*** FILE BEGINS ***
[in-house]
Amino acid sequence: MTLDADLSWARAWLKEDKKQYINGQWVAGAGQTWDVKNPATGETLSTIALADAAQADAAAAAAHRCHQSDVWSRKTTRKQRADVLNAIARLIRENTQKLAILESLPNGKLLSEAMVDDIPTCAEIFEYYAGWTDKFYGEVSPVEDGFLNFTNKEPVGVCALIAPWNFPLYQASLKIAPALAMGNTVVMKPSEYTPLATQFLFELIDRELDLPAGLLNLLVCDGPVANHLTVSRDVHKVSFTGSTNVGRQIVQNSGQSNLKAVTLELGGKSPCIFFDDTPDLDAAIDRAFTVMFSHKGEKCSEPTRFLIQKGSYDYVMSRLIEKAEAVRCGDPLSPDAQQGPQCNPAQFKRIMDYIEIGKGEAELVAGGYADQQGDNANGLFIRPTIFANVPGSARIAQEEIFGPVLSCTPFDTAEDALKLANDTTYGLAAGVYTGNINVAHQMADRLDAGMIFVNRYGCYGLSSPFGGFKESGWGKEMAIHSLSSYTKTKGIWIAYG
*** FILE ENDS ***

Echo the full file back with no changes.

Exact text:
[in-house]
Amino acid sequence: MTLDADLSWARAWLKEDKKQYINGQWVAGAGQTWDVKNPATGETLSTIALADAAQADAAAAAAHRCHQSDVWSRKTTRKQRADVLNAIARLIRENTQKLAILESLPNGKLLSEAMVDDIPTCAEIFEYYAGWTDKFYGEVSPVEDGFLNFTNKEPVGVCALIAPWNFPLYQASLKIAPALAMGNTVVMKPSEYTPLATQFLFELIDRELDLPAGLLNLLVCDGPVANHLTVSRDVHKVSFTGSTNVGRQIVQNSGQSNLKAVTLELGGKSPCIFFDDTPDLDAAIDRAFTVMFSHKGEKCSEPTRFLIQKGSYDYVMSRLIEKAEAVRCGDPLSPDAQQGPQCNPAQFKRIMDYIEIGKGEAELVAGGYADQQGDNANGLFIRPTIFANVPGSARIAQEEIFGPVLSCTPFDTAEDALKLANDTTYGLAAGVYTGNINVAHQMADRLDAGMIFVNRYGCYGLSSPFGGFKESGWGKEMAIHSLSSYTKTKGIWIAYG